The survey revealed that most of the participants relied on traditional payment methods such as paper cheques (71%) and cash (61%), while half accept credit or debit cards (50%). Around 38% of the respondents said they use their personal bank accounts for making business payments, while 29% of the participants indicated that they don’t separate their business and personal finances at all. About 22% of the participants said that they use pen and paper to keep track of all their finances, while 14% use an Excel spreadsheet to maintain a record of their finances. Some 14% of the participants admitted that they don’t follow up on overdue invoices, while 13% confessed that either they forgot to send the invoices or got delayed in sending invoices. It was also revealed that 21% of the respondents said they don’t keep track of their receipts, while 11% said that they relied on high-interest financing to keep their business afloat.

Most of the participants felt more motivated and confident mainly due to the vaccine rollouts and the continuing economic recovery all around the world. About 39% of the participant in the survey said that they feel more motivated than ever to continue working for themselves, and 35% of the respondents expressed their confidence regarding the future of small businesses.

Many policies and practices that were adopted by businesses mainly due to the COVID-19 pandemic are most likely to continue e.g. remote working. The survey revealed that around 21% of the participants started accepting payments through digital payment platforms like PayPal and Venmo during the pandemic. These business owners are planning to continue using digital payment platforms for making and receiving payments even after the pandemic. Around 15% of the respondents started or plan to continue digital banking. The survey also revealed that around 8% of the business owners surveyed either started or have plans to continue using bookkeeping or digital invoices, while 13% began or plan to continue offering virtual services.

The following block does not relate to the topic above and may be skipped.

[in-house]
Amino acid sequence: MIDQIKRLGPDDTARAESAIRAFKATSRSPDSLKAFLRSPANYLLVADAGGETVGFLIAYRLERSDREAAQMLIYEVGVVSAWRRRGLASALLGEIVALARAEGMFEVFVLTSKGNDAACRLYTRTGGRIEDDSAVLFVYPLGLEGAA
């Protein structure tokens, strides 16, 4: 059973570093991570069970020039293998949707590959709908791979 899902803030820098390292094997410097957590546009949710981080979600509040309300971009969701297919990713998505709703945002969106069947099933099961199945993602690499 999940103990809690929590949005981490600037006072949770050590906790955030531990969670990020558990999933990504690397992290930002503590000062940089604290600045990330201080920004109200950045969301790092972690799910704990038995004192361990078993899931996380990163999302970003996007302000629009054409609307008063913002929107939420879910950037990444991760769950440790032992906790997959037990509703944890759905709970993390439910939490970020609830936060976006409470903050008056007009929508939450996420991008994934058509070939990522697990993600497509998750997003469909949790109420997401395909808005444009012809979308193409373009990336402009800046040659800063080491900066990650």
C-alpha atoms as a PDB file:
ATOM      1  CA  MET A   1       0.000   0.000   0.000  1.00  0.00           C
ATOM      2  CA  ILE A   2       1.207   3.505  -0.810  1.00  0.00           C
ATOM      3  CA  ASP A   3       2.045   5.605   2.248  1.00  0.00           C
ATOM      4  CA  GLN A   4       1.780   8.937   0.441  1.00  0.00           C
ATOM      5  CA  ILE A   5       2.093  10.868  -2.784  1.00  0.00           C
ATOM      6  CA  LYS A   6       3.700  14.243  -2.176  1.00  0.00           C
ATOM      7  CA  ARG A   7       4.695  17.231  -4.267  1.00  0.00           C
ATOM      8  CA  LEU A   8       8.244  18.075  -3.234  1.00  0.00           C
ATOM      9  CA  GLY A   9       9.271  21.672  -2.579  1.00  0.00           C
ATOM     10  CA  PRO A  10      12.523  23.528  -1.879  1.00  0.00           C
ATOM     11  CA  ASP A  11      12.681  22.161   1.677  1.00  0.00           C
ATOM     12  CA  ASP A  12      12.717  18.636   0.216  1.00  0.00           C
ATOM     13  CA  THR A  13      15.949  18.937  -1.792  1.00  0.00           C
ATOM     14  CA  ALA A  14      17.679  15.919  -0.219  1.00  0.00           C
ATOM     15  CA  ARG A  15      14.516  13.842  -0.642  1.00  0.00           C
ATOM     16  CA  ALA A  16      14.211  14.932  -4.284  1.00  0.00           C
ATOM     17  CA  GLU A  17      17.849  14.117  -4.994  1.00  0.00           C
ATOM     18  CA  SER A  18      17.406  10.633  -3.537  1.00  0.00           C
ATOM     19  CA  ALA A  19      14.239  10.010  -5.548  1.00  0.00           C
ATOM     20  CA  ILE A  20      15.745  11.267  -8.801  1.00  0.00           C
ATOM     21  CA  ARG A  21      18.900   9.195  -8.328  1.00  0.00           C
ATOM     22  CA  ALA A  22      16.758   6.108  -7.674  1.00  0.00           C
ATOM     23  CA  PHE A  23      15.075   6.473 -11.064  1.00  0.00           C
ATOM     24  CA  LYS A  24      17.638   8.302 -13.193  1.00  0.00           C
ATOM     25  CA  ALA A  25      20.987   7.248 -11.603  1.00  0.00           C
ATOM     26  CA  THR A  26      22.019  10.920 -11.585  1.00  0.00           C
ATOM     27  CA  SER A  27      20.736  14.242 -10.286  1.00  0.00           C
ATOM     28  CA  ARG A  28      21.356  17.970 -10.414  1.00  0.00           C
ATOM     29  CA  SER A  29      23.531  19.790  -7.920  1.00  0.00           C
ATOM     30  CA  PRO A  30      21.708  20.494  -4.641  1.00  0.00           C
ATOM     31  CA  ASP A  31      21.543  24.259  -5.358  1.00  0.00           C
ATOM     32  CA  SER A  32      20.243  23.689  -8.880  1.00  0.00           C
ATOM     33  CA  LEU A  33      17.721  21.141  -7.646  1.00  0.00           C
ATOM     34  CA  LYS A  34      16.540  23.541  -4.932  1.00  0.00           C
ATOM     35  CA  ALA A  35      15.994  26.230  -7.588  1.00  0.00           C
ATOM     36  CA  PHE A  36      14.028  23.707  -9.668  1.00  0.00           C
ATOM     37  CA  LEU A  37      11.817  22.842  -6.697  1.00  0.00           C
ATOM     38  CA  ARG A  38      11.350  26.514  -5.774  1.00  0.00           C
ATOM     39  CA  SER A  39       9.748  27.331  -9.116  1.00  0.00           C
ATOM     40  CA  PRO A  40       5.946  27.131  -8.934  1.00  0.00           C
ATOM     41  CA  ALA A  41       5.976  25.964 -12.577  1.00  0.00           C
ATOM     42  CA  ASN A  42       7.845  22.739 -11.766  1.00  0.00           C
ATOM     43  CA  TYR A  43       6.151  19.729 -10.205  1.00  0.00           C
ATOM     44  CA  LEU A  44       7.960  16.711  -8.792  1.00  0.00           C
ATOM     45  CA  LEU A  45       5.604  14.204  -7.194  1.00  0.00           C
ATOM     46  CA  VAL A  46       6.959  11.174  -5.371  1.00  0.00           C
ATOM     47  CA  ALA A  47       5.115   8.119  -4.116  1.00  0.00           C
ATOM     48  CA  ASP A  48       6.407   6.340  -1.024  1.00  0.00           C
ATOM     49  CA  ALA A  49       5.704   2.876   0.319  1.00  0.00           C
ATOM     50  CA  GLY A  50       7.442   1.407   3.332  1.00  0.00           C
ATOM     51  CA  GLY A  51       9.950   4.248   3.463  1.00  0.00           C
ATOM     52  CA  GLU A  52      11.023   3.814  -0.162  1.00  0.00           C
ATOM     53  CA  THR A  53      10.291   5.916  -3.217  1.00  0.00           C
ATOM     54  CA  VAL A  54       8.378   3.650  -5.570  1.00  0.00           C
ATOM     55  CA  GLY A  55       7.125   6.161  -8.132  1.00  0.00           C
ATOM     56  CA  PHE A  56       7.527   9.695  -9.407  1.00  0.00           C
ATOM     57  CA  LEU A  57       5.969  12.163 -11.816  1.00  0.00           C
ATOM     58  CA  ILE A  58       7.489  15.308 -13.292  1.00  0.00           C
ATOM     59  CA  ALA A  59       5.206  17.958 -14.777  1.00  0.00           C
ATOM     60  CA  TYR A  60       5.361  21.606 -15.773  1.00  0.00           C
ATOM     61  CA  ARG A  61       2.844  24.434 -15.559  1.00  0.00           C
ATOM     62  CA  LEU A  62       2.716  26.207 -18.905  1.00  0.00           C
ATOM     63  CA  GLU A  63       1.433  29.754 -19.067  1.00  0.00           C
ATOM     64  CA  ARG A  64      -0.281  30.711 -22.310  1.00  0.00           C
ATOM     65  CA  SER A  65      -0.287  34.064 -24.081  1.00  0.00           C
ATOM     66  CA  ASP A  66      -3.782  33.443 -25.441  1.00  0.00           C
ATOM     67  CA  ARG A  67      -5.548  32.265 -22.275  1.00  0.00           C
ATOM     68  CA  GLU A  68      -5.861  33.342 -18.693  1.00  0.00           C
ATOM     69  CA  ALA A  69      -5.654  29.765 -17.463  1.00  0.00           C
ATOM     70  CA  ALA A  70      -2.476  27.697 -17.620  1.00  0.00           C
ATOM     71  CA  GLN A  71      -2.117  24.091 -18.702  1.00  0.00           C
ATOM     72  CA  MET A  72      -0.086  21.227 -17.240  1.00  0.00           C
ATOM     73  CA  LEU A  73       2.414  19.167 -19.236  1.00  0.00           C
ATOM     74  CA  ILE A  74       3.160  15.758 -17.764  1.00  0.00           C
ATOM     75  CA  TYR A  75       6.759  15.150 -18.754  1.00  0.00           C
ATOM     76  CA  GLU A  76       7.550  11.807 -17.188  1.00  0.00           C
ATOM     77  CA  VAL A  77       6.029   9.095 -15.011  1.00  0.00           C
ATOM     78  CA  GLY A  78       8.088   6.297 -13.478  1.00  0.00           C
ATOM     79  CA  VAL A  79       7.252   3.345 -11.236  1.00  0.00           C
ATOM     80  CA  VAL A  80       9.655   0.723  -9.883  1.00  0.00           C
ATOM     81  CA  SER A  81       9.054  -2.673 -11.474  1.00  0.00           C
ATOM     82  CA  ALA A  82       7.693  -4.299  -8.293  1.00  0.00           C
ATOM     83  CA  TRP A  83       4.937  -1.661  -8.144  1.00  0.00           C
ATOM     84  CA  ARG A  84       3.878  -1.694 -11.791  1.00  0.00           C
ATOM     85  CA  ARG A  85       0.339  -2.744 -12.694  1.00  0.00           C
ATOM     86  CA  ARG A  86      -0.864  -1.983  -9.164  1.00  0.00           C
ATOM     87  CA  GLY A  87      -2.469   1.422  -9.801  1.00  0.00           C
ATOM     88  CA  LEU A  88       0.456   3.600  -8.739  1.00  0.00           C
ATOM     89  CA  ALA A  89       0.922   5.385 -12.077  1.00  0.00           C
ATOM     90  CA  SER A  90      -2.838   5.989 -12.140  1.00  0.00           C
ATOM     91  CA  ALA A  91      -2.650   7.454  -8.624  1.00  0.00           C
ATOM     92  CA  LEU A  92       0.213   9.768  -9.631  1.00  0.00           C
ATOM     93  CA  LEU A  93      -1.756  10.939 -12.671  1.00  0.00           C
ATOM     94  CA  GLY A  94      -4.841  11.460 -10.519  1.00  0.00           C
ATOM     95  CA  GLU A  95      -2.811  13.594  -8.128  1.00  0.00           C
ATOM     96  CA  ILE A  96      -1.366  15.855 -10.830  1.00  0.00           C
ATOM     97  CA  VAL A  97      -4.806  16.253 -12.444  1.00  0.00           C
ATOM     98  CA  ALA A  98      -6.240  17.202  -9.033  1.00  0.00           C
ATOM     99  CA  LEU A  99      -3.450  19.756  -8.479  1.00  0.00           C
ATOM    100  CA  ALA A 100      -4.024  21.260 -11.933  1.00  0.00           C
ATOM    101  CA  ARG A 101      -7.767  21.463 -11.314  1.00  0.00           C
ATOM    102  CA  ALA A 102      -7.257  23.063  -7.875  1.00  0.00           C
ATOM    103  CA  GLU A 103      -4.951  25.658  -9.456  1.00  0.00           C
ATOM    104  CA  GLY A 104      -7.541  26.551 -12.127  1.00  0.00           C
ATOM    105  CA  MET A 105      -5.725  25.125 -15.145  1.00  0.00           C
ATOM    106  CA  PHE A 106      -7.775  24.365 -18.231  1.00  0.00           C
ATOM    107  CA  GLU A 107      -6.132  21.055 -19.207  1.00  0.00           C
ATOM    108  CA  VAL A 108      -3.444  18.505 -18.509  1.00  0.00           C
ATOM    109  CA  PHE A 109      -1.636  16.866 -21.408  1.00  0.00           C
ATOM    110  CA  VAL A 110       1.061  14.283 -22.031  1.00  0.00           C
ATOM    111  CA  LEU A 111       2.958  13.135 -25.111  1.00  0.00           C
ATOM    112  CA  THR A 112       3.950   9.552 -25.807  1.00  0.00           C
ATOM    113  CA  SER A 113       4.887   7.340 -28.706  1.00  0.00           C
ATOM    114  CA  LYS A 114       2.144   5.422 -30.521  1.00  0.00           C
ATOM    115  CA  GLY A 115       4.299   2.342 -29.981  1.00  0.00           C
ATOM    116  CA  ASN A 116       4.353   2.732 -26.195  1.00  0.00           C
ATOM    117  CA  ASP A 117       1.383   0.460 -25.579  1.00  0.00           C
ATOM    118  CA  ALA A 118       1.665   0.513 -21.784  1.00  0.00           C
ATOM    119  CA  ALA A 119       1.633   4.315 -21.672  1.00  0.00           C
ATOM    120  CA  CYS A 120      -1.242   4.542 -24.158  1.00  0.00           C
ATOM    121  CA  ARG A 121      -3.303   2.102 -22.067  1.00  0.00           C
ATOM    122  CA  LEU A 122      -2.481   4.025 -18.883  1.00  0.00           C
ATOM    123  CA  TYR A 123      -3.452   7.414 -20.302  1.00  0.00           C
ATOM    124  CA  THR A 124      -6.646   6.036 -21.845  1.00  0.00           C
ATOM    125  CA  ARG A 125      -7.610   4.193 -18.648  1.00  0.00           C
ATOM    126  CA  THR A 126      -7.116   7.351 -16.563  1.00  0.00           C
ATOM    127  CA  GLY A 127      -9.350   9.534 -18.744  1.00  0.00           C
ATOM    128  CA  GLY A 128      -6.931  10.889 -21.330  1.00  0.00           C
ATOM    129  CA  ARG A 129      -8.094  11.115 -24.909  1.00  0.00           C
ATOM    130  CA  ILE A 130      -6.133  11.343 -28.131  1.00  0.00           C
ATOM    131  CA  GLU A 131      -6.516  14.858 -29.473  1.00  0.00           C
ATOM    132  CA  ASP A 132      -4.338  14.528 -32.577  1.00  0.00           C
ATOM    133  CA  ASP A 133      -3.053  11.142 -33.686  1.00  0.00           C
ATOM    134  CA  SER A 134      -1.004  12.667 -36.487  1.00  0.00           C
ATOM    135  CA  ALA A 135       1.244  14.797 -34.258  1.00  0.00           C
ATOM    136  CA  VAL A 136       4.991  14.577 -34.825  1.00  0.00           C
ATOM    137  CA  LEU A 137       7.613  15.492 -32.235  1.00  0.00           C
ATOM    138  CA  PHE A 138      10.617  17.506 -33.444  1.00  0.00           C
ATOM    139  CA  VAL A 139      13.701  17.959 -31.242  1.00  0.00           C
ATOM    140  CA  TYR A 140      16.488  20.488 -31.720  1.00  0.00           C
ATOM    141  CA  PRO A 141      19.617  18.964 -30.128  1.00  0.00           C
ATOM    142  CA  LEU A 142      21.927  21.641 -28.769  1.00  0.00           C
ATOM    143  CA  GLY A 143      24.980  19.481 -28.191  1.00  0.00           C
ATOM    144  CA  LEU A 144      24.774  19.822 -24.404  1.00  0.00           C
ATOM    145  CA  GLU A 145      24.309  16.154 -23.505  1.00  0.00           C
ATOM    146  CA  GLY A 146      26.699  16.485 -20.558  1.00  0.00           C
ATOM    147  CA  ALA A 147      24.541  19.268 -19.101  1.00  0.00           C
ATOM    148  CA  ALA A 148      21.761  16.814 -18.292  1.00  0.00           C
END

One trend that had a positive impact on businesses was more use of digital platforms for making and receiving payments. The acceptance of digital methods and platforms for receiving payments has certainly gone up mainly because it is easier as well as faster to receive payment through digital payment methods and platforms when compared with traditional means. Even though the majority of the respondents said that they are still relying on cash and paper cheques to receive payments but on the other side we also found that around 50% of the respondents expressed that they’re comfortable in accepting payments through debit and credit cards. Businesses that accept online payments get paid faster as compared to those that still rely on traditional payment methods. The COVID-19 has changed perceptions of a number of business owners with regards to using digital methods and platforms for making and receiving payments and therefore more and more businesses are now using digital banking and online payment platforms for receiving and making payments.